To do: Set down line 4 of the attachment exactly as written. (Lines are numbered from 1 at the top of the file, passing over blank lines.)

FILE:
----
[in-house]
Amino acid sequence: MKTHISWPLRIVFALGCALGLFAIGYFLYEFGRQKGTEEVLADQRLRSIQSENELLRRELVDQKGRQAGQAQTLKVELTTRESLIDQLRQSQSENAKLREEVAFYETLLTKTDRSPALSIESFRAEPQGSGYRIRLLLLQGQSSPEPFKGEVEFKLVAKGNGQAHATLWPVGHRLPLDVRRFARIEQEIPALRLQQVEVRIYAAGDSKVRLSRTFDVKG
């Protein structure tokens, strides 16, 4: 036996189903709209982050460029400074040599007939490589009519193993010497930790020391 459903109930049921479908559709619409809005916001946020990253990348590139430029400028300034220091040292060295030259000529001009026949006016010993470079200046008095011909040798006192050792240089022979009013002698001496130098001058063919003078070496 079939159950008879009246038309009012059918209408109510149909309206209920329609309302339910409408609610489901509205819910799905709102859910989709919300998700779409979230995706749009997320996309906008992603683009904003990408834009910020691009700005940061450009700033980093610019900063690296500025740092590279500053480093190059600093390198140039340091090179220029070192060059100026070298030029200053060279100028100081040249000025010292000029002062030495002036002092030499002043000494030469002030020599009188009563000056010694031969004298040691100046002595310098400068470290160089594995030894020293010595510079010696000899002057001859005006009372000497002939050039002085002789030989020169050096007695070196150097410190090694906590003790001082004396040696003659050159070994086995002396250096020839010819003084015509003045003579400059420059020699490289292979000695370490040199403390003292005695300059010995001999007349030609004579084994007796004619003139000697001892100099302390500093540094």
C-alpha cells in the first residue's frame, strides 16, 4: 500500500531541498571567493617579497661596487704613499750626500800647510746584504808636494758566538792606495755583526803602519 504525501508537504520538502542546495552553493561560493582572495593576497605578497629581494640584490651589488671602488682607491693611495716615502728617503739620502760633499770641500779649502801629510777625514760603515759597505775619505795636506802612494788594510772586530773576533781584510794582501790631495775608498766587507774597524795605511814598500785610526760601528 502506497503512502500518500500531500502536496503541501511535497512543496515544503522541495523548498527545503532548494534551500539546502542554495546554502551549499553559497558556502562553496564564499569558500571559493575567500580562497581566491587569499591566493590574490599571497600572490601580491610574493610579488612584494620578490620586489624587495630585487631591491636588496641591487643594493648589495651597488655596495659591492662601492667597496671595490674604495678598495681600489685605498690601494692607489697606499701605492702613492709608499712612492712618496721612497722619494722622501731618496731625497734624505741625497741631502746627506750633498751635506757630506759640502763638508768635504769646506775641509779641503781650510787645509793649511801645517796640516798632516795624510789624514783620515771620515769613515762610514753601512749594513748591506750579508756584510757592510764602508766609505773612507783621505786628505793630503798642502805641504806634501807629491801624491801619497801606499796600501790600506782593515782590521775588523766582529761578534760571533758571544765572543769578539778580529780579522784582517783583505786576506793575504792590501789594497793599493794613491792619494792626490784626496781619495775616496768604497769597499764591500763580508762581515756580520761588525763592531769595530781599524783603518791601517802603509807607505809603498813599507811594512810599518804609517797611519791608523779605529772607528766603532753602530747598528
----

C-alpha cells in the first residue's frame, strides 16, 4: 500500500531541498571567493617579497661596487704613499750626500800647510746584504808636494758566538792606495755583526803602519 504525501508537504520538502542546495552553493561560493582572495593576497605578497629581494640584490651589488671602488682607491693611495716615502728617503739620502760633499770641500779649502801629510777625514760603515759597505775619505795636506802612494788594510772586530773576533781584510794582501790631495775608498766587507774597524795605511814598500785610526760601528 502506497503512502500518500500531500502536496503541501511535497512543496515544503522541495523548498527545503532548494534551500539546502542554495546554502551549499553559497558556502562553496564564499569558500571559493575567500580562497581566491587569499591566493590574490599571497600572490601580491610574493610579488612584494620578490620586489624587495630585487631591491636588496641591487643594493648589495651597488655596495659591492662601492667597496671595490674604495678598495681600489685605498690601494692607489697606499701605492702613492709608499712612492712618496721612497722619494722622501731618496731625497734624505741625497741631502746627506750633498751635506757630506759640502763638508768635504769646506775641509779641503781650510787645509793649511801645517796640516798632516795624510789624514783620515771620515769613515762610514753601512749594513748591506750579508756584510757592510764602508766609505773612507783621505786628505793630503798642502805641504806634501807629491801624491801619497801606499796600501790600506782593515782590521775588523766582529761578534760571533758571544765572543769578539778580529780579522784582517783583505786576506793575504792590501789594497793599493794613491792619494792626490784626496781619495775616496768604497769597499764591500763580508762581515756580520761588525763592531769595530781599524783603518791601517802603509807607505809603498813599507811594512810599518804609517797611519791608523779605529772607528766603532753602530747598528